Data are from the Seattle Social Development Project (SSDP; Hawkins et al., 1997). In fall 1985, all fifth-grade students attending 18 elementary schools serving high-crime neighborhoods in Seattle were invited to participate. Of the 1053 eligible students, 808 (77%) were consented into the longitudinal study (Mage = 10.7 years, SD = .52). The sample is gender balanced (412 boys, 396 girls) and ethnically diverse: 47% Caucasian, 26% African American, 22% Asian American, and 5% Native American. Slightly over half (51%) of the participants were from low-income households, based on participation in the National School Lunch and School Breakfast program. The median annual family income for the sample was $25,000 in 1985; 46% of parents reported an annual income under $20,000.

Analyses were based on data collected from participants in late childhood (age 10 – Grade 5), adolescence (ages 14, 15, 16 and 18 – Grades 8, 9, 10, and 12), and early adulthood (ages 21 and 24). Of those originally consented into the longitudinal study, 95% participated at age 24. Data collection and active informed consent/assent procedures were approved by the University of Washington’s Human Subjects Division.


Childhood problem behaviors

Early delinquent involvement was measured with 8 self-report items at age 10, which asked about youths’ frequency of involvement in behaviors such as vandalism, violence, and delinquent peer associations in the past year. A scale was created as the average response to these items (α = .61). At age 10, participants were asked ‘Have you ever drunk beer, wine, whiskey, gin, or other liquor?’ Responses were coded 1 for any early alcohol use and 0 for no such use. At age 14, participants were asked whether or not they had ever had sex and, if so, at what age. Responses were used to create an early sex onset variable coded 1 for sex onset at or before age 11 years and 0 for either sex onset after age 11 or no sexual activity.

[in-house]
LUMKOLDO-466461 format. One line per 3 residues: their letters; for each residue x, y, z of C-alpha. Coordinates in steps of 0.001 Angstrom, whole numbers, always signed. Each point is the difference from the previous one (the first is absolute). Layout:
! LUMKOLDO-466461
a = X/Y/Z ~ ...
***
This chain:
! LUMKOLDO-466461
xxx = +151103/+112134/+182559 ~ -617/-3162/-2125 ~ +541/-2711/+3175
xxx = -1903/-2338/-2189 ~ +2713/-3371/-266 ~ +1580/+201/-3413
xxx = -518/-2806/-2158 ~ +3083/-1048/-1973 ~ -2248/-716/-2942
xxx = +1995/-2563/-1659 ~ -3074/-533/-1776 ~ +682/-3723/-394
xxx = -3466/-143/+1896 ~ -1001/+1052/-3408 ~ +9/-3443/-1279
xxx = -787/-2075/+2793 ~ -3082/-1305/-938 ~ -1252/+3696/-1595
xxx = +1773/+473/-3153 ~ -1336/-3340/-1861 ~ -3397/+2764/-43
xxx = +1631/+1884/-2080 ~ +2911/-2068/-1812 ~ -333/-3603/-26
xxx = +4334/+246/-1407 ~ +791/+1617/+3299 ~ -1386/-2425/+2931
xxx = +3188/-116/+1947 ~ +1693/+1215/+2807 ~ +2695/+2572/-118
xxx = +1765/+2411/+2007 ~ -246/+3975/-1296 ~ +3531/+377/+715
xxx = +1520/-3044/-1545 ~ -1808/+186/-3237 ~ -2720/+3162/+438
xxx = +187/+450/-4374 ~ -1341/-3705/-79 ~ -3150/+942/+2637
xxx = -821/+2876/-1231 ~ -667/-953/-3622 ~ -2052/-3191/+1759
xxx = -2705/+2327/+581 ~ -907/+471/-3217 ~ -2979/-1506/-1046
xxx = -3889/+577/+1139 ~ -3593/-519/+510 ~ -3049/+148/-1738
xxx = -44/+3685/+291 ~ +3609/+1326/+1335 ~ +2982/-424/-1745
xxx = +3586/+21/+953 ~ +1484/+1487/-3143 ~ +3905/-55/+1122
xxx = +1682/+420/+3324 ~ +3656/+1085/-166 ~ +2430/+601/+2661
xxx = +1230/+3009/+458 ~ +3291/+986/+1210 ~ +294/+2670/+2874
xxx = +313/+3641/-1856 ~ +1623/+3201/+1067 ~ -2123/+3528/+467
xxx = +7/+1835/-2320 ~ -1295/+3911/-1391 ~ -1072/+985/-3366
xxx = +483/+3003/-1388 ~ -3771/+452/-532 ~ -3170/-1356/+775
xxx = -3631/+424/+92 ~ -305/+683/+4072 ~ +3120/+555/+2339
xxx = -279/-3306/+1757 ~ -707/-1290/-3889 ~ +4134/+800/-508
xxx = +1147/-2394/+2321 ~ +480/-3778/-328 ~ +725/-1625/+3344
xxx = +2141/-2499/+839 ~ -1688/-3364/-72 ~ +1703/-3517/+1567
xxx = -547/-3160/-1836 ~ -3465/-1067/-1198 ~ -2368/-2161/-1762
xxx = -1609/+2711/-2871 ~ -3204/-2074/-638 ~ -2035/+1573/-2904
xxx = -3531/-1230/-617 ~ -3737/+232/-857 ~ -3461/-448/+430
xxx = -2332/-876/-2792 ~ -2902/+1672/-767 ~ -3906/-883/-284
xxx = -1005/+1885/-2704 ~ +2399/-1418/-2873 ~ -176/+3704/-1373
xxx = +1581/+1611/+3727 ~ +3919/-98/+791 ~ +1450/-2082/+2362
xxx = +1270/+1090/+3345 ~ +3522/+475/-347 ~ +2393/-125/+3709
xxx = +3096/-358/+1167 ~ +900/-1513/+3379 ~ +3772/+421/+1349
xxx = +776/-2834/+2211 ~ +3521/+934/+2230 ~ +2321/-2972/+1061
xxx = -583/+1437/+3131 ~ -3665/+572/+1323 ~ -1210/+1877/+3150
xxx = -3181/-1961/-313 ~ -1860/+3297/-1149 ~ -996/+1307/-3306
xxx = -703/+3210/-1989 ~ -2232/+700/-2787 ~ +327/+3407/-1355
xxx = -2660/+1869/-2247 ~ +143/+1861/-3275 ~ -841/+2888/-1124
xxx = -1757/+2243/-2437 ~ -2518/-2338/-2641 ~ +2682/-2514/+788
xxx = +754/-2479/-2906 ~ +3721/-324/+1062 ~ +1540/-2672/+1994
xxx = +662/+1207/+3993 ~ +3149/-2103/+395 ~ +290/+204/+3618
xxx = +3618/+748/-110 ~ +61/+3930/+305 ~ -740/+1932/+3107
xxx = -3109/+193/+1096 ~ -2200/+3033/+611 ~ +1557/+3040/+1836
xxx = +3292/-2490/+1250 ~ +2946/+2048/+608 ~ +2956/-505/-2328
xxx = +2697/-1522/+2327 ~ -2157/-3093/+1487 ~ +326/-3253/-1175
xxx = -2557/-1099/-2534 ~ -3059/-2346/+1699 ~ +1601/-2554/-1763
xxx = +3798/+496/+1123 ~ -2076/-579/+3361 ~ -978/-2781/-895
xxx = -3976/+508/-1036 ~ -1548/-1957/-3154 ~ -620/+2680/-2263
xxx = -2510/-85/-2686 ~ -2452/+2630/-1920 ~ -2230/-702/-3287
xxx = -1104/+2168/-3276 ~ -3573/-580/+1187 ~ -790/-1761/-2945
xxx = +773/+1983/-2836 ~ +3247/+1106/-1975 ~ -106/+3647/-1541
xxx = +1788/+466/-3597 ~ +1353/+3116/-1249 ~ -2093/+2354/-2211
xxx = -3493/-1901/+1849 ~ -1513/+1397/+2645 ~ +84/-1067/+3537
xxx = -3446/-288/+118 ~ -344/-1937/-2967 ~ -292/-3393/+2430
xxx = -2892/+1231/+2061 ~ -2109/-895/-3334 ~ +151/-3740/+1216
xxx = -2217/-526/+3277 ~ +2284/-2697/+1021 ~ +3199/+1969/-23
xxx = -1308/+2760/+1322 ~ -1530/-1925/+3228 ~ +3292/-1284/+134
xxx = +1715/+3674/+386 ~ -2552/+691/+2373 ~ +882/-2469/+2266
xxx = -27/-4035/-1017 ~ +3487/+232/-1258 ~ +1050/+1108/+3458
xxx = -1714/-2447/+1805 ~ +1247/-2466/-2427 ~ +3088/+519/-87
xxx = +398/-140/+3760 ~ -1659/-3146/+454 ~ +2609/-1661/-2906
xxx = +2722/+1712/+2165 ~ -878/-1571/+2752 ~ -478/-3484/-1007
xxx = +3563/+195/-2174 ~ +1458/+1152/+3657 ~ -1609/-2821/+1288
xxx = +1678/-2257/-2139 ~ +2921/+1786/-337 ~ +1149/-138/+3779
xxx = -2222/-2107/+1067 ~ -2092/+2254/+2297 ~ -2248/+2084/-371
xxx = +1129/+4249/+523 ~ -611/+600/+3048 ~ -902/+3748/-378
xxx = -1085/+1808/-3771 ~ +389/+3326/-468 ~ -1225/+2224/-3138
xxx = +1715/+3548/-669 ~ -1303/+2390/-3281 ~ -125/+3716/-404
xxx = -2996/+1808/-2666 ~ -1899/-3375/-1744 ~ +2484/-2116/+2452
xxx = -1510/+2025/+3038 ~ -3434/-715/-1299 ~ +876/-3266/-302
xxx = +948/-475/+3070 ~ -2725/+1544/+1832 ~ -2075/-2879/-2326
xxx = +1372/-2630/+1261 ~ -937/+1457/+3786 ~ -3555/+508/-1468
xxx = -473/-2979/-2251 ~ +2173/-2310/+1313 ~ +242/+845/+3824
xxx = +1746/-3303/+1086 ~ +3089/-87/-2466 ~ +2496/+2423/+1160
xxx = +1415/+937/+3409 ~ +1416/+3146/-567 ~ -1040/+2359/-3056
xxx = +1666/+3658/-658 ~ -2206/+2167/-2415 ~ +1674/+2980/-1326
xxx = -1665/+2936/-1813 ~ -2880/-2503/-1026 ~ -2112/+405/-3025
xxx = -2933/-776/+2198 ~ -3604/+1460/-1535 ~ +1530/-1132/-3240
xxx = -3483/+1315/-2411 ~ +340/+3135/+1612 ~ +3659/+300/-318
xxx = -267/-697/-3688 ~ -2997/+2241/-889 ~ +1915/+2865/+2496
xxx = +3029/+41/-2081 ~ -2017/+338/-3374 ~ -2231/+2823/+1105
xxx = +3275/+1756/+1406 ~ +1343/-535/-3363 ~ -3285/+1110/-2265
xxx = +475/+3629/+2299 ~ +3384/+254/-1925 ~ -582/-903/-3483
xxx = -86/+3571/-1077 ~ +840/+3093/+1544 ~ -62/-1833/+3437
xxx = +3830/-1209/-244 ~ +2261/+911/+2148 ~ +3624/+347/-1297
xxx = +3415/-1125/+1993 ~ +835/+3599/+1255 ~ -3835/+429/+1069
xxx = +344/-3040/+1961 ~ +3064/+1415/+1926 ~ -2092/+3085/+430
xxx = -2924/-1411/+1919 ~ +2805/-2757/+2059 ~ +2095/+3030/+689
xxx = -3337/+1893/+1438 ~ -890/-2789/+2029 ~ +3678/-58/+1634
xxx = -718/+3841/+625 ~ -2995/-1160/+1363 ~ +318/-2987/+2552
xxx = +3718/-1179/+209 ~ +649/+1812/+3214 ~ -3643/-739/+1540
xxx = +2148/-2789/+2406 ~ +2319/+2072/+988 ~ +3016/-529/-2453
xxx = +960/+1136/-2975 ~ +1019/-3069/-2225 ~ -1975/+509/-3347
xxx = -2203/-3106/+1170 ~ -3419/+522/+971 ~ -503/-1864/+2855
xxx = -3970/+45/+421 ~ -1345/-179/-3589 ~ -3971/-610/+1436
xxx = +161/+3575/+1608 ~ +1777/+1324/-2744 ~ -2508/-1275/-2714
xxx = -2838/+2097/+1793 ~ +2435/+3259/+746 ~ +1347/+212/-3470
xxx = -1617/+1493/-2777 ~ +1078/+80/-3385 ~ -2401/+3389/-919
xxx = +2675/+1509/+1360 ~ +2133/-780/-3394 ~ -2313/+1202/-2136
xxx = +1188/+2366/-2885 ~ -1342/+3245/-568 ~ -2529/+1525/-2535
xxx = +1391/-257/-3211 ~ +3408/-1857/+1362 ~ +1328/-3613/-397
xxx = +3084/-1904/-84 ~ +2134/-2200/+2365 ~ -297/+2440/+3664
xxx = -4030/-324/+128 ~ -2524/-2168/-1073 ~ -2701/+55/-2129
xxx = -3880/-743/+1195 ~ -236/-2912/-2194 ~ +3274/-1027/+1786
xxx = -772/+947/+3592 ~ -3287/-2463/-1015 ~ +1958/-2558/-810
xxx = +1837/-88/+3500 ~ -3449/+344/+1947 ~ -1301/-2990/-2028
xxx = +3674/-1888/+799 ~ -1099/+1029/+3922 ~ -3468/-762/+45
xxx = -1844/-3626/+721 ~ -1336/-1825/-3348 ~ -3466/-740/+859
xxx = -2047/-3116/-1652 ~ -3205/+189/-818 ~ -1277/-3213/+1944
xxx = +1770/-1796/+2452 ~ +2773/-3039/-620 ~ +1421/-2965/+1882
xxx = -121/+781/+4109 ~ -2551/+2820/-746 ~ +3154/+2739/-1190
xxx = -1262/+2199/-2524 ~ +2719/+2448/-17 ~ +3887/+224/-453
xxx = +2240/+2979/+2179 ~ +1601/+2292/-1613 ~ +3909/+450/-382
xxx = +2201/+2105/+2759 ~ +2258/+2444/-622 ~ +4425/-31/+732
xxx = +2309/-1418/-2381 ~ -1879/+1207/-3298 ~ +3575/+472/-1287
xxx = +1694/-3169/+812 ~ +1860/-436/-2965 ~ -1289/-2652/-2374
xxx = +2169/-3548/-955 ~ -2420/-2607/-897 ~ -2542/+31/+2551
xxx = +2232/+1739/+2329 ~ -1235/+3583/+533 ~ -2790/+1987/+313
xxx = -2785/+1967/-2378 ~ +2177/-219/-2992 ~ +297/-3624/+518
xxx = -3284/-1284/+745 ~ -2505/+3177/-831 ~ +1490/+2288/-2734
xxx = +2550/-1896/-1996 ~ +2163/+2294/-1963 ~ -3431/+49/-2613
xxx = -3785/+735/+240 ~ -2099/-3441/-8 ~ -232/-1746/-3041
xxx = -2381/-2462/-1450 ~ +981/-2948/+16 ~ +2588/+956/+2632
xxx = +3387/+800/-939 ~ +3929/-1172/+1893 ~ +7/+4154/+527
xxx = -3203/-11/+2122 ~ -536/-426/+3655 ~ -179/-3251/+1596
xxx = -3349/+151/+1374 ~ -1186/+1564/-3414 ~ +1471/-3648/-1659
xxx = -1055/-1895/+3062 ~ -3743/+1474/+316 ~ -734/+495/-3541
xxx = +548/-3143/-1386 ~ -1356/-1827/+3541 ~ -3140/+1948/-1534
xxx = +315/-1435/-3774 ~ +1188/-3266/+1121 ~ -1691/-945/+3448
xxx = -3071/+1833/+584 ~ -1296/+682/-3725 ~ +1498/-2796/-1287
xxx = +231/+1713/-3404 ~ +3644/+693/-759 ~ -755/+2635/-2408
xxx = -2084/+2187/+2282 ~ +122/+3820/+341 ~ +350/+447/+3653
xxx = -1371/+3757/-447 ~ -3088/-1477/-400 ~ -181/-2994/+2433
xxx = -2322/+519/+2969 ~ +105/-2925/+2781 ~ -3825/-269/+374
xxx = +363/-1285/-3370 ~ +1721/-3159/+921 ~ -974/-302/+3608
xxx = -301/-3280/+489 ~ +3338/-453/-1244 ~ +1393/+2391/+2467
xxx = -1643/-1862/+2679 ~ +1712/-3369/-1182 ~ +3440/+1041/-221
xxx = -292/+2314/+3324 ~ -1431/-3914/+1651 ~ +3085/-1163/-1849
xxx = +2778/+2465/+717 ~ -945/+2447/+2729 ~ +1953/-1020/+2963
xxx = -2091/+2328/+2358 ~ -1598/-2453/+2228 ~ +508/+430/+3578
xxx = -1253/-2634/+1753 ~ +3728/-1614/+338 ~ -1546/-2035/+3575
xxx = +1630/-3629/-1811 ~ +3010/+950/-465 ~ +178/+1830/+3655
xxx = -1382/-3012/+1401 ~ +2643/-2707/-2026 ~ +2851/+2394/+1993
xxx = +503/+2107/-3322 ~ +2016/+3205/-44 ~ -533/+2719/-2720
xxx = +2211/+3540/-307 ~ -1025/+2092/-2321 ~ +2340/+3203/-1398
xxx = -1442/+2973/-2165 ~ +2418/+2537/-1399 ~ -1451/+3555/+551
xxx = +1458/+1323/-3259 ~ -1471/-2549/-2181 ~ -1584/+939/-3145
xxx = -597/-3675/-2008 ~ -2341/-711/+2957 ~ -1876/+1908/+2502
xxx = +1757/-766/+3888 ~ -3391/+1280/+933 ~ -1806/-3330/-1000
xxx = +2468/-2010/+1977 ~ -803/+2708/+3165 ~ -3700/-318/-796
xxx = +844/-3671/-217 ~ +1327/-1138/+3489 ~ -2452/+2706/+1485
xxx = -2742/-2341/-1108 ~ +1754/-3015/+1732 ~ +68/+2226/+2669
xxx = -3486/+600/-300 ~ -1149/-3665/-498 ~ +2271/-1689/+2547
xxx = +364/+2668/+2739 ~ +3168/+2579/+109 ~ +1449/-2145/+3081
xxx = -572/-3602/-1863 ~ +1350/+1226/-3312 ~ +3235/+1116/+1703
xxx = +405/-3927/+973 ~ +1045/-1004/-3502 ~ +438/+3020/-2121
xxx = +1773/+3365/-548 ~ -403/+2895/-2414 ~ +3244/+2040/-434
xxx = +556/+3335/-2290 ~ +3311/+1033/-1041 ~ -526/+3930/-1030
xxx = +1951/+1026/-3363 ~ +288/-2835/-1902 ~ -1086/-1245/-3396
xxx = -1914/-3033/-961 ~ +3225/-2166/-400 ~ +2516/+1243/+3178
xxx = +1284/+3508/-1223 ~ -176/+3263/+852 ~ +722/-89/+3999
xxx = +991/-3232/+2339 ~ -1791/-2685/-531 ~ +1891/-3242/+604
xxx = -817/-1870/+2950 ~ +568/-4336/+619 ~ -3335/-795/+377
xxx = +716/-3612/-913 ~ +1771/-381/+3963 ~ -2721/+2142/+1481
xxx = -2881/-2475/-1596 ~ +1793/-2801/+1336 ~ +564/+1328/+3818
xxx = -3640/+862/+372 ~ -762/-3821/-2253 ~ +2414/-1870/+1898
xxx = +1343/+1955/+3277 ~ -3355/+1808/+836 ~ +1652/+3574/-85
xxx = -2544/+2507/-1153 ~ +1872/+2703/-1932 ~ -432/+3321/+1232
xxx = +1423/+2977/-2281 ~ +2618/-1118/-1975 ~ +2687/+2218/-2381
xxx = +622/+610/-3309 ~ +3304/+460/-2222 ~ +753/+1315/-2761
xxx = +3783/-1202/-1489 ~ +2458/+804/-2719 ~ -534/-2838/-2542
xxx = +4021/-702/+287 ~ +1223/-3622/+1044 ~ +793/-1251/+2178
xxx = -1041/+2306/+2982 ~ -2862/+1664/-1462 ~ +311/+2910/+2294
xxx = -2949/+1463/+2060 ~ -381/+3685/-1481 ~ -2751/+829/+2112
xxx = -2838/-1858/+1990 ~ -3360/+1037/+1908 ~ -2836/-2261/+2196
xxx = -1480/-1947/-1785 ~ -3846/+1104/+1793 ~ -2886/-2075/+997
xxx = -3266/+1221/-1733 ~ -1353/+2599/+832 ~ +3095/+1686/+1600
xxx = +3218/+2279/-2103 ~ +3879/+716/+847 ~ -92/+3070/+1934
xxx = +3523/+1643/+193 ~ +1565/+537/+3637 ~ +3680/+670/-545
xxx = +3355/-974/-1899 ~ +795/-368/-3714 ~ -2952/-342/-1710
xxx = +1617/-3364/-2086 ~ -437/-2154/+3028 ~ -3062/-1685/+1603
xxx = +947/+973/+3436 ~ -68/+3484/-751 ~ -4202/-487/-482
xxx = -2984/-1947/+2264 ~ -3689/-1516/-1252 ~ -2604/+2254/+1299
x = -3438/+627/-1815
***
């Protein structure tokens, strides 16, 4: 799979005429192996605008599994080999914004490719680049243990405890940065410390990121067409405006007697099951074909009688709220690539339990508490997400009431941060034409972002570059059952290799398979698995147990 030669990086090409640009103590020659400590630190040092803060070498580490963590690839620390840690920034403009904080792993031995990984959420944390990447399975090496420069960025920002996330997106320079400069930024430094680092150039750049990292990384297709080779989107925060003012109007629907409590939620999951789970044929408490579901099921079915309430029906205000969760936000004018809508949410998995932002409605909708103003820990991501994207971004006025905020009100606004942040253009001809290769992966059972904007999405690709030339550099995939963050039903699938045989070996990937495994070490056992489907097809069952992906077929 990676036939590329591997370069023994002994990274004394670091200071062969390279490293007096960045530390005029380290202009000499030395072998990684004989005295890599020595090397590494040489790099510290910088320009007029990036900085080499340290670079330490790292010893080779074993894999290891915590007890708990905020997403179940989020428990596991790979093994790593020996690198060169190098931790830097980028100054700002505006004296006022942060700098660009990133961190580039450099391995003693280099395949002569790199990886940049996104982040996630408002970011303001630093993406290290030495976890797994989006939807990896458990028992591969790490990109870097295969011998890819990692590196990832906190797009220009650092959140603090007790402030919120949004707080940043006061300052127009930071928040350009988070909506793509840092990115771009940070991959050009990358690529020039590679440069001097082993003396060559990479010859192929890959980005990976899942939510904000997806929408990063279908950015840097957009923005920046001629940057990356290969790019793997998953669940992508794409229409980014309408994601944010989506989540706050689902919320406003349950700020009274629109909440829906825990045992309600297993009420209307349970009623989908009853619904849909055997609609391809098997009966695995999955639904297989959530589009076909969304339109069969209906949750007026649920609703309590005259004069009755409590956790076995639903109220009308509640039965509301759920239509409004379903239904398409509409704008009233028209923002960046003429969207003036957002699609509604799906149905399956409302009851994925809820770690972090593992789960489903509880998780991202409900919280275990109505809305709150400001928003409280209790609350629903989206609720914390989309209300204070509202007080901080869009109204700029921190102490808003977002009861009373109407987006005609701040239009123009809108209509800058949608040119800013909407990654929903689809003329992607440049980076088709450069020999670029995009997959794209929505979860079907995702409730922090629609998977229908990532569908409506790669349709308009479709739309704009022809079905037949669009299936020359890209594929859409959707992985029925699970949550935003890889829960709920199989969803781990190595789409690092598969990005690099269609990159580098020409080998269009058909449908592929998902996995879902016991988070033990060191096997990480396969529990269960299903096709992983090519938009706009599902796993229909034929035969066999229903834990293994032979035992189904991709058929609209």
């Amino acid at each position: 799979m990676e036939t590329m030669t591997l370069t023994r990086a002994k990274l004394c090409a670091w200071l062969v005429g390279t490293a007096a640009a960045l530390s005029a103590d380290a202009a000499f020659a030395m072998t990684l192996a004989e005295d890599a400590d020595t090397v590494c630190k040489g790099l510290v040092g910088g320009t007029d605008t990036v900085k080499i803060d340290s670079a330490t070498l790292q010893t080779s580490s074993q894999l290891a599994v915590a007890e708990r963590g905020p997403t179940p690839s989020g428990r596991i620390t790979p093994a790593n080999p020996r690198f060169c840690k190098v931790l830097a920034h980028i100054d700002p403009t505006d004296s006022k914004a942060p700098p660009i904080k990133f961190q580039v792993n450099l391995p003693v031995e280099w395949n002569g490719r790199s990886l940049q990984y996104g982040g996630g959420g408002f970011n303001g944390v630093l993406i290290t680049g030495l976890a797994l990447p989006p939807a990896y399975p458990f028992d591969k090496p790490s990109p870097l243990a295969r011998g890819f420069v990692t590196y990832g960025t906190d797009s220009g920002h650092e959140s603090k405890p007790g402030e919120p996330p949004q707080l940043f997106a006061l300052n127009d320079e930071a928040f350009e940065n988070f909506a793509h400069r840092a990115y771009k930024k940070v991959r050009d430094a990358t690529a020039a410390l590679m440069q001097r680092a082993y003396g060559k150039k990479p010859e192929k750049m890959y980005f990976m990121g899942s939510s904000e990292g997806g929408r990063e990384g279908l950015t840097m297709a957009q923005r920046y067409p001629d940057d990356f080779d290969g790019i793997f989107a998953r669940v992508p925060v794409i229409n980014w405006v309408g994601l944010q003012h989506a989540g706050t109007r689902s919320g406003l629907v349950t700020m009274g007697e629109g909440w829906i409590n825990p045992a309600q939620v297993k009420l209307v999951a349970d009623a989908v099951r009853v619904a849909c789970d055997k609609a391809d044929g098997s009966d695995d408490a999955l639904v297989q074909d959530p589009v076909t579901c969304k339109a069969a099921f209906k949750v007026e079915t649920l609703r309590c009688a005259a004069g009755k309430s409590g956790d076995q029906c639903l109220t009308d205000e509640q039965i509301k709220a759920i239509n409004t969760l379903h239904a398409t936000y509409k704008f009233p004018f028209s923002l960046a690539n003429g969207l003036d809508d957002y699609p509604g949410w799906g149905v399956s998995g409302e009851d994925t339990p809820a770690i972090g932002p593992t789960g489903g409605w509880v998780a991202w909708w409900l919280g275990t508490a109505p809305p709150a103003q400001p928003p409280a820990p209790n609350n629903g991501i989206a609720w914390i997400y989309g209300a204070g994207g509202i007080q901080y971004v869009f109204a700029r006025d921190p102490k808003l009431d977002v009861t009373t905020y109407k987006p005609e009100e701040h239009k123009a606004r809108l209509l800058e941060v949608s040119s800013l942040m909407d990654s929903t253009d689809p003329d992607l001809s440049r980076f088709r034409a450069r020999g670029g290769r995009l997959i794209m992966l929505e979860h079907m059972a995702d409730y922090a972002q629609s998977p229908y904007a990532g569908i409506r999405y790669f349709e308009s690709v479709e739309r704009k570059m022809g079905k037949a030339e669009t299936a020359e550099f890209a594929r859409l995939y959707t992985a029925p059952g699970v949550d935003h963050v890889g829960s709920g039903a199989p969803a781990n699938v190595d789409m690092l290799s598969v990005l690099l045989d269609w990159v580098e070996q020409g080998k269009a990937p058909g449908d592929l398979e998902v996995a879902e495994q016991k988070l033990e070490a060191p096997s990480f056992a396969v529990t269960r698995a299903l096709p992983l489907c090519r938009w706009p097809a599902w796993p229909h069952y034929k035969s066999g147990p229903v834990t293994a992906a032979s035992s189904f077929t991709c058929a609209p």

Adolescent delinquency and alcohol use

Delinquency at ages 14, 15, 16, and 18 was measured with 5 self-report items assessing the number of times that youth reported engaging in behaviors such as vandalism and violence in the past year. Responses for each item were coded 0 (0 times), 1 (1 time), and 2 (2 or more times). At each time point, responses to the 5 items were averaged to compute a delinquency scale (average α = .61). Alcohol use at ages 14, 15, 16, and 18 was measured by asking ‘How many times have you drunk beer, wine, wine coolers, whiskey, gin or other liquor in the past month?,’ with the following response codes: 0 (0 times), 1 (1 time), and 2 (2 or more times).

Young adult outcomes